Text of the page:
It's just a very very expensive way of pissing somebody off, but not advancing your cause. At least when the Japanese attacked in 1941 they degraded their enemy's military capability substantially.

(Oh, and by the way there are ground telescopes in space-technical nations which can image low-orbit satellites, so somebody could figure out what it was).

It's better as a James Bond villain mcguffin, than a real capability, which is why nobody has deployed this as part of their strategy. A stratospheric stealth dirigible drone (if you can make one) hauling JDAMs would be better and much cheaper.
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edit on 5-7-2013 by mbkennel because: (no reason given)



posted on Jul, 5 2013 @ 11:14 PM
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I have to say something

So much bs in this thread.
Ok, someone asked if this was a darpa program, yes it was.
It was originally known as "project crowbar", developed in the early 80's.
It was originally envisioned as a counter to the expected massive armor based offensives of a soviet invasion if western Europe.
In it's real world configuration, the rods were roughly three feet long and 2" in dia. and were to launched via artillery missiles and were an unguided mass attack sort of weapon. Imagine the rods falling like arrows during a medieval battle.
They wouldn't need to go orbital to attain enough kinetic energy to punch through the top of any armored vehicle.
The larger version was dreamed up later as an anti shipping weapon, with a penetrator 4"-6"in dia. and six feet long. This system was intended to be an orbital platform, a penetrator of this mass falling from orbit would he able to completely penetrate any know ship.
Just as an aside the airforce launched the largest orbital payload ever in 2006.


A later version of the anti armor system was proposed to use laser designation as guidance, but at the time the laser range was so short that an assignment to a designation team would have been a suicide mission.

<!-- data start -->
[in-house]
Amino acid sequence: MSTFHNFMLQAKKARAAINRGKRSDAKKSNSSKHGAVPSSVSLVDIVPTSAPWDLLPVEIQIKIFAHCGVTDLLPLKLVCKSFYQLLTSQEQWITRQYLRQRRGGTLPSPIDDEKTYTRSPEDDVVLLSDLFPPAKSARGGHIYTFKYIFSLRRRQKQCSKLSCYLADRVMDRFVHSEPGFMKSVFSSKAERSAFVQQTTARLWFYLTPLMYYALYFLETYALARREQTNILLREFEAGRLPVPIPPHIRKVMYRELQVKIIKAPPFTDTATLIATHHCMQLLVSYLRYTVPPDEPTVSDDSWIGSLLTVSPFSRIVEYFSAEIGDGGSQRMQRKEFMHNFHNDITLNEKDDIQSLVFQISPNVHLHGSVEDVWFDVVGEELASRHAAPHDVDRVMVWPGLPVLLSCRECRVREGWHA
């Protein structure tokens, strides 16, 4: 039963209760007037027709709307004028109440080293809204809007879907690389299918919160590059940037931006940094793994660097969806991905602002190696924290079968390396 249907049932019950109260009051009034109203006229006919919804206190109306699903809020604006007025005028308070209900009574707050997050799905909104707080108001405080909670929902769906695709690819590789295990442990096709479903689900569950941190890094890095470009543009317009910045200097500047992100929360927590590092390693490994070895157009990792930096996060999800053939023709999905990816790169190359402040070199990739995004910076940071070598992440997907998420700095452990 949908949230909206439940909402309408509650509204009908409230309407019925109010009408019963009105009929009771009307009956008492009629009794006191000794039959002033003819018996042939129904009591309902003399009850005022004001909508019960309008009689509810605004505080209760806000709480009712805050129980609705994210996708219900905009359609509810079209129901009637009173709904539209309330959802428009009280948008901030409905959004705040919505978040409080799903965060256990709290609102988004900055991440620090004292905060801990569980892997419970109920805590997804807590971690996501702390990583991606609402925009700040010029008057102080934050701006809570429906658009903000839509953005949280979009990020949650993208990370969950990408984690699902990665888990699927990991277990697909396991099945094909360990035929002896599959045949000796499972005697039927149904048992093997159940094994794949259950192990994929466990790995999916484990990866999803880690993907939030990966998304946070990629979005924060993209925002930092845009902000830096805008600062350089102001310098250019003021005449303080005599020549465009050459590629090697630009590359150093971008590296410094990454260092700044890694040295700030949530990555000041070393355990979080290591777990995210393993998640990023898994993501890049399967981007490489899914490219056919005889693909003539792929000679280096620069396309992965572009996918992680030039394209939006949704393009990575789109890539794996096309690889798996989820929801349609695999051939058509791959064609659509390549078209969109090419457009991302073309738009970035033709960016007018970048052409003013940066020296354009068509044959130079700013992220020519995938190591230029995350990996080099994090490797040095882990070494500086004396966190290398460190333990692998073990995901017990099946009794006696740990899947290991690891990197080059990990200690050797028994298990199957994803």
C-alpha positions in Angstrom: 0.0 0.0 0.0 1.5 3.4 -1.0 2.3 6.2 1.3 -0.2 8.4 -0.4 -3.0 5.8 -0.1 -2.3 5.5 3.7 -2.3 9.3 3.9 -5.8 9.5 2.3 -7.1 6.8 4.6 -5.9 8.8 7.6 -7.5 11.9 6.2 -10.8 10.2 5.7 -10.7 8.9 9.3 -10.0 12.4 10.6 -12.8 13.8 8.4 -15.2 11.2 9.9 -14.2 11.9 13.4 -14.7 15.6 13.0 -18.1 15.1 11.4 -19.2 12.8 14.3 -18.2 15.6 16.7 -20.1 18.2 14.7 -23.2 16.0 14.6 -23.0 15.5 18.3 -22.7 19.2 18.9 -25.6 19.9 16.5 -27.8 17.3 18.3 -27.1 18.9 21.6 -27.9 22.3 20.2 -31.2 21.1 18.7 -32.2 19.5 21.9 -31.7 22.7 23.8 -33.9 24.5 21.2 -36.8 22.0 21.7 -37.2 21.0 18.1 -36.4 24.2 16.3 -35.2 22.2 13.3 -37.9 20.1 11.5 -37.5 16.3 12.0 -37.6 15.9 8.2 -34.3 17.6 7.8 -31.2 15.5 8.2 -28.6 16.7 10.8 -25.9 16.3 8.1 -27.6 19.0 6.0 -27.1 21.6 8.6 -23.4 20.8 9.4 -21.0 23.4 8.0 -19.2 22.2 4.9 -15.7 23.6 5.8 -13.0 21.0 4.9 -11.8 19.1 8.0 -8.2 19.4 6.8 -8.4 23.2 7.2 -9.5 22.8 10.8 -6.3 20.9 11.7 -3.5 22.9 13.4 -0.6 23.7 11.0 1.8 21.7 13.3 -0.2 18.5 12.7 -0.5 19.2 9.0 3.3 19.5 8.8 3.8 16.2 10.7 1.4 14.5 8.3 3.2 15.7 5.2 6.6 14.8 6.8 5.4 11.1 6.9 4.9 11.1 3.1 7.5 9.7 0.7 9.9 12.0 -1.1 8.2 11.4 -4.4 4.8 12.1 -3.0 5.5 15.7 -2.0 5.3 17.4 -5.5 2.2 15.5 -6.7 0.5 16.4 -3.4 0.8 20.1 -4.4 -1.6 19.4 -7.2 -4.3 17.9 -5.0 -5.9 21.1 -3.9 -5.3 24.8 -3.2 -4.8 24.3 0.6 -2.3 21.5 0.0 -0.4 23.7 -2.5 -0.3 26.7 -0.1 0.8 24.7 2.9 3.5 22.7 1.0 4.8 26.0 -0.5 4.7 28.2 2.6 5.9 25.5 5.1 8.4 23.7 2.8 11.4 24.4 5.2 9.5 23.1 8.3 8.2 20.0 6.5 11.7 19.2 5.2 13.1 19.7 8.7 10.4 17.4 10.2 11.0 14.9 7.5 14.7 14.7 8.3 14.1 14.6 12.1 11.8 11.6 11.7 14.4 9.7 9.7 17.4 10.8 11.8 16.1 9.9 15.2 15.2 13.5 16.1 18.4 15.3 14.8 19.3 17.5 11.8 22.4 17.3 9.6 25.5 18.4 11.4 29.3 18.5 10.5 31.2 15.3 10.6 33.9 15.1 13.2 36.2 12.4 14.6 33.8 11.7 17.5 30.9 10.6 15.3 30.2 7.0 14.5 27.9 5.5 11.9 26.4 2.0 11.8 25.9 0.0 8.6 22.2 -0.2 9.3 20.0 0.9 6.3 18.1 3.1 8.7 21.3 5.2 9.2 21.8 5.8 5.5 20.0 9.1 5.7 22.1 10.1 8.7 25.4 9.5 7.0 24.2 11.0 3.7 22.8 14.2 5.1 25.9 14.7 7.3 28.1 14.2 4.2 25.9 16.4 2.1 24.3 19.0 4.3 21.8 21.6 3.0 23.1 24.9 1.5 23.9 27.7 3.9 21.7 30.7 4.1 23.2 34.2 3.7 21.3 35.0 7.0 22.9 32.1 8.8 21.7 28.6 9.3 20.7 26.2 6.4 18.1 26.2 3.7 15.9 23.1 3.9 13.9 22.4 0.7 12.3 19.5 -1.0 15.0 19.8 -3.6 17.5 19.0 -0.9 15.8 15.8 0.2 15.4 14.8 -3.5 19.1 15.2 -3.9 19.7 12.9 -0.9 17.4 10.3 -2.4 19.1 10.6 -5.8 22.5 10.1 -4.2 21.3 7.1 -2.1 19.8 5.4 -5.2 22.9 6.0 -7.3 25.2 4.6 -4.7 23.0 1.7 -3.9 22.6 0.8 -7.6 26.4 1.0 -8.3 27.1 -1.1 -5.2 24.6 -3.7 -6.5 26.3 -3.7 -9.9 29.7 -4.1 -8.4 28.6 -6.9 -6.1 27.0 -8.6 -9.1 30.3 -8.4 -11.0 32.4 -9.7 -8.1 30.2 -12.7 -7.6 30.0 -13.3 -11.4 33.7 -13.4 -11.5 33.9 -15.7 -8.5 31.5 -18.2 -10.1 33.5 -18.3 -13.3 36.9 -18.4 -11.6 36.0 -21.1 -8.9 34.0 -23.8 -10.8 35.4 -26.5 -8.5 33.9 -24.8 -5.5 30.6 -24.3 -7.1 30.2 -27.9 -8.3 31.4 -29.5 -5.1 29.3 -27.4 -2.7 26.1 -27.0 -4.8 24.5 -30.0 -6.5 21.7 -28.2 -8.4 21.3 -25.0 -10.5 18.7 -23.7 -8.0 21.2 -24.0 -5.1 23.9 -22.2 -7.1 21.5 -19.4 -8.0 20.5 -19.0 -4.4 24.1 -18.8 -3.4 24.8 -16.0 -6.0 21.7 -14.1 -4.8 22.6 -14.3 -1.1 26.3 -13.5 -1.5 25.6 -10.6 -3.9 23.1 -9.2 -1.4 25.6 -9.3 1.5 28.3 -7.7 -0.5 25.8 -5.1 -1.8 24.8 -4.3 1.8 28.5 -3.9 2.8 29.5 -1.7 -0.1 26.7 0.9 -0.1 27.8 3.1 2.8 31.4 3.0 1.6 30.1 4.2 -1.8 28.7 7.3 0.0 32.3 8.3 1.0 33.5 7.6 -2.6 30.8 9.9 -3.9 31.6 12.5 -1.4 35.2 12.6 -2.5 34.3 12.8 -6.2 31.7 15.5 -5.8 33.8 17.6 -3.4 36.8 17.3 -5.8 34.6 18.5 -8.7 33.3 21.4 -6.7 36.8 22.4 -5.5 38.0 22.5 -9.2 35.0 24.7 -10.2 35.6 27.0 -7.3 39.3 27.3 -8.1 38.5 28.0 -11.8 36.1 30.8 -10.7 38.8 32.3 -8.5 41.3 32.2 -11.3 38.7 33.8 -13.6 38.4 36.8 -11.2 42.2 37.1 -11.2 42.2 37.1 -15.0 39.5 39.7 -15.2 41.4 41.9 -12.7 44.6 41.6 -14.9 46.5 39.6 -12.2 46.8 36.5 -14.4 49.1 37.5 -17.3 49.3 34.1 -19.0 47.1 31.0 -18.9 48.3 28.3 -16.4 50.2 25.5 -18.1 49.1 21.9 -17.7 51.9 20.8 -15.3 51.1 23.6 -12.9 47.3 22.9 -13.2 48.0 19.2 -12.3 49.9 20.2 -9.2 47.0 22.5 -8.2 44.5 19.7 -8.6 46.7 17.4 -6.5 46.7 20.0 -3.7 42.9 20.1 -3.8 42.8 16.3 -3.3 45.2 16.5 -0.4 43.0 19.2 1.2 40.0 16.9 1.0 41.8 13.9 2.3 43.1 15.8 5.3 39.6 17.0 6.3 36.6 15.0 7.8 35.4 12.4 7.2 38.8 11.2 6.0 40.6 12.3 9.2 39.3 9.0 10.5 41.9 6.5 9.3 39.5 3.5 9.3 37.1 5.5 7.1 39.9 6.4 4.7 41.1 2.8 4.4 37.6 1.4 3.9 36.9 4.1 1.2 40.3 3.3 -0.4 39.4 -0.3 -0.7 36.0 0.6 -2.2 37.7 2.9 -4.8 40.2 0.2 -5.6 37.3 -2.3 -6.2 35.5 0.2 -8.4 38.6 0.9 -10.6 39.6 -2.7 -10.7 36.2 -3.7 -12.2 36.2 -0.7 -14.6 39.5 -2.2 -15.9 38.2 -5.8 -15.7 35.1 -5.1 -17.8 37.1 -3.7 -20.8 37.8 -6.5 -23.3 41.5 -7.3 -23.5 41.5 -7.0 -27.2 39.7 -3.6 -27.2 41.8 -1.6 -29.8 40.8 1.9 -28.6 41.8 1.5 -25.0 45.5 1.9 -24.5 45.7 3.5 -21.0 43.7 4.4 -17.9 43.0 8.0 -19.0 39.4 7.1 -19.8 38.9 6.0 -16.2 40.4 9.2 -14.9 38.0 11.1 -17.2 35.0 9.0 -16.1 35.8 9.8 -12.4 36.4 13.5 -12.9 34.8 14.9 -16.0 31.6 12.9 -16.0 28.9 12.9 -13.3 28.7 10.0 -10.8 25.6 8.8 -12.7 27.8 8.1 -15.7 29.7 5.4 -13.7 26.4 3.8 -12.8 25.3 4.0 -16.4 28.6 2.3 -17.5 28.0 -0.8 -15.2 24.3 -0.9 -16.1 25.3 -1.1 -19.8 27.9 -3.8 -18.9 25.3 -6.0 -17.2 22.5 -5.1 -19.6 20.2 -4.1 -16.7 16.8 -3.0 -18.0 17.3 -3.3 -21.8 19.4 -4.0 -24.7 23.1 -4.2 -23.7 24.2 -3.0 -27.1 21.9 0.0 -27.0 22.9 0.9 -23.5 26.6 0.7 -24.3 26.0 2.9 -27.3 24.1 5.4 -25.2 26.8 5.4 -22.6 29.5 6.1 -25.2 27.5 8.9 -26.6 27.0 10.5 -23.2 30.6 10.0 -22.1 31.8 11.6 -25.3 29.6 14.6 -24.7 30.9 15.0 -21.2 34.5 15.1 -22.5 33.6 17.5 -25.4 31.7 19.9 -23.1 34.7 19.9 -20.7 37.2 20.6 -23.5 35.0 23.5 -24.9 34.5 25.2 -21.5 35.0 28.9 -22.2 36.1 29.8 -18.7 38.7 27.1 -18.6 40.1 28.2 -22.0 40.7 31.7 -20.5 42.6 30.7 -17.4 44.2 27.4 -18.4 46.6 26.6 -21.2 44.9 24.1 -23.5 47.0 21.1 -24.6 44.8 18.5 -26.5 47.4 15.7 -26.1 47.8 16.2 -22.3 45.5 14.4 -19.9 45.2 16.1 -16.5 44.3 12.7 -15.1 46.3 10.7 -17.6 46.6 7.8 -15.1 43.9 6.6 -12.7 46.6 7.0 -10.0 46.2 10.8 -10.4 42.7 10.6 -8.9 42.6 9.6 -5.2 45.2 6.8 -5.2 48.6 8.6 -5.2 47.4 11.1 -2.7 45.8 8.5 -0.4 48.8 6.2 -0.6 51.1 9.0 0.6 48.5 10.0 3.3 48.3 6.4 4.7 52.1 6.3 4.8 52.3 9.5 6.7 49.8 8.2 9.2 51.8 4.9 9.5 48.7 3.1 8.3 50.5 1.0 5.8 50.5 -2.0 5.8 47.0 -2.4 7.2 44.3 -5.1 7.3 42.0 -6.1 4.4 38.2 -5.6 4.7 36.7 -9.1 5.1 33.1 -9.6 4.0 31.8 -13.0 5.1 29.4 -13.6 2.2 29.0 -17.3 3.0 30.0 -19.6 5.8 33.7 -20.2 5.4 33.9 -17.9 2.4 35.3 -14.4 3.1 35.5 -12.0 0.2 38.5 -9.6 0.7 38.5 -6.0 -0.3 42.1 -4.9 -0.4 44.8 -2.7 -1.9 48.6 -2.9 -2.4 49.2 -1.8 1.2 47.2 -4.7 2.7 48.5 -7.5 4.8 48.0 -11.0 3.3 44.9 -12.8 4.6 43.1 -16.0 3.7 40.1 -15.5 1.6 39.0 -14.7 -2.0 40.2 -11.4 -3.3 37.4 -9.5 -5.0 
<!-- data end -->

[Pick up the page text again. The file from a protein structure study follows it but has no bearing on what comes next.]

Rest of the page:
posted on Jul, 6 2013 @ 12:47 AM
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Originally posted by punkinworks10
I have to say something

So much bs in this thread.
Ok, someone asked if this was a darpa program, yes it was.
It was originally known as "project crowbar", developed in the early 80's.
It was originally envisioned as a counter to the expected massive armor based offensives of a soviet invasion if western Europe.
In it's real world configuration, the rods were roughly three feet long and 2" in dia. and were to launched via artillery missiles and were an unguided mass attack sort of weapon. Imagine the rods falling like arrows during a medieval battle.
They wouldn't need to go orbital to attain enough kinetic energy to punch through the top of any armored vehicle.


That's nothing like a Rod from God. And what energy would they have? they would have no more than the same energy as the artillery shell which launched them.

Nothing like this would work. Virtually all of them would miss without guidance. MRLS without terminal guidance and explosive? What does work is aircraft and helicopters with precision guided munitions. Apache and A-10 were designed to counter Warsaw Pact tanks, protected by F-16 and F-15 getting air superiority.


| The larger version was dreamed up later as an anti shipping weapon, with a penetrator 4"-6"in dia. and six feet long. This system was intended to be an orbital platform, a penetrator of this mass falling from orbit would he able to completely penetrate any know ship.

An attack submarine with a torpedo can do this. A B-2 at 50,000 ft with PGM's should work great against surface ships, and be much more accurate.

| Just as an aside the airforce launched the largest orbital payload ever in 2006.

Come on. Larger than Skylab which took a Saturn V? 77 metric tons to orbit.

edit on 6-7-2013 by mbkennel because: (no reason given)



posted on Jul, 9 2013 @ 08:42 PM
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"An attack submarine with a torpedo can do this. A B-2 at 50,000 ft with PGM's should work great against surface ships, and be much more accurate. "


Right, but they can't deliver it anywhere in the world within an hour. Thor (and the smaller rod version) is a solution to the Prompt Global Strike problem- no ballistic trajectories, no treaties or bans to complicate and the infrastructure to support it is there. I'd concede that your tactical arguments are strong- not a lot of bang for the buck until you consider PGS.